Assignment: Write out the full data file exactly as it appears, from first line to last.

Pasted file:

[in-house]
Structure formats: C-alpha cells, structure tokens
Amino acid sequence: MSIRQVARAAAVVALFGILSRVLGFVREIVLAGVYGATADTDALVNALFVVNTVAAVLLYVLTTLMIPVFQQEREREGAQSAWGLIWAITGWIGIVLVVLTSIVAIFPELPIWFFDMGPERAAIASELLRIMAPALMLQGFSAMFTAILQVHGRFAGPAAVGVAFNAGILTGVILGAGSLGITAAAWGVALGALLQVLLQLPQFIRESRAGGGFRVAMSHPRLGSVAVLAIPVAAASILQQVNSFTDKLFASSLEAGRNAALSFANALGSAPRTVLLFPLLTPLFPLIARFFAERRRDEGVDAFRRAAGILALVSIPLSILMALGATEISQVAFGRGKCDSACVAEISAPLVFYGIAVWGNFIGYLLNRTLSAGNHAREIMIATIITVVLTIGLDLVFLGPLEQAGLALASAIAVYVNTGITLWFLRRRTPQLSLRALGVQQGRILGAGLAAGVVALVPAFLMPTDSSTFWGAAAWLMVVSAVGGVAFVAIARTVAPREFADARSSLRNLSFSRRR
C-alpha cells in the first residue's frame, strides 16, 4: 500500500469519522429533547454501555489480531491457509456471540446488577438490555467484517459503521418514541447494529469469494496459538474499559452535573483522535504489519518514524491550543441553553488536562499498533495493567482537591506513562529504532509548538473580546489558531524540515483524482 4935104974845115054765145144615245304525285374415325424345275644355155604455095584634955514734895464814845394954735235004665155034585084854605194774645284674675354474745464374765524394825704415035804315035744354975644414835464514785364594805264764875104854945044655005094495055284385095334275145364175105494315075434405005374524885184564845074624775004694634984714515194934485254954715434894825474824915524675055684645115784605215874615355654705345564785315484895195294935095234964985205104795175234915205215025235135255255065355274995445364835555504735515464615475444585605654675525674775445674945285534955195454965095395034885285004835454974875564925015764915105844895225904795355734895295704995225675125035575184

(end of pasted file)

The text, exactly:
[in-house]
Structure formats: C-alpha cells, structure tokens
Amino acid sequence: MSIRQVARAAAVVALFGILSRVLGFVREIVLAGVYGATADTDALVNALFVVNTVAAVLLYVLTTLMIPVFQQEREREGAQSAWGLIWAITGWIGIVLVVLTSIVAIFPELPIWFFDMGPERAAIASELLRIMAPALMLQGFSAMFTAILQVHGRFAGPAAVGVAFNAGILTGVILGAGSLGITAAAWGVALGALLQVLLQLPQFIRESRAGGGFRVAMSHPRLGSVAVLAIPVAAASILQQVNSFTDKLFASSLEAGRNAALSFANALGSAPRTVLLFPLLTPLFPLIARFFAERRRDEGVDAFRRAAGILALVSIPLSILMALGATEISQVAFGRGKCDSACVAEISAPLVFYGIAVWGNFIGYLLNRTLSAGNHAREIMIATIITVVLTIGLDLVFLGPLEQAGLALASAIAVYVNTGITLWFLRRRTPQLSLRALGVQQGRILGAGLAAGVVALVPAFLMPTDSSTFWGAAAWLMVVSAVGGVAFVAIARTVAPREFADARSSLRNLSFSRRR
C-alpha cells in the first residue's frame, strides 16, 4: 500500500469519522429533547454501555489480531491457509456471540446488577438490555467484517459503521418514541447494529469469494496459538474499559452535573483522535504489519518514524491550543441553553488536562499498533495493567482537591506513562529504532509548538473580546489558531524540515483524482 4935104974845115054765145144615245304525285374415325424345275644355155604455095584634955514734895464814845394954735235004665155034585084854605194774645284674675354474745464374765524394825704415035804315035744354975644414835464514785364594805264764875104854945044655005094495055284385095334275145364175105494315075434405005374524885184564845074624775004694634984714515194934485254954715434894825474824915524675055684645115784605215874615355654705345564785315484895195294935095234964985205104795175234915205215025235135255255065355274995445364835555504735515464615475444585605654675525674775445674945285534955195454965095395034885285004835454974875564925015764915105844895225904795355734895295704995225675125035575184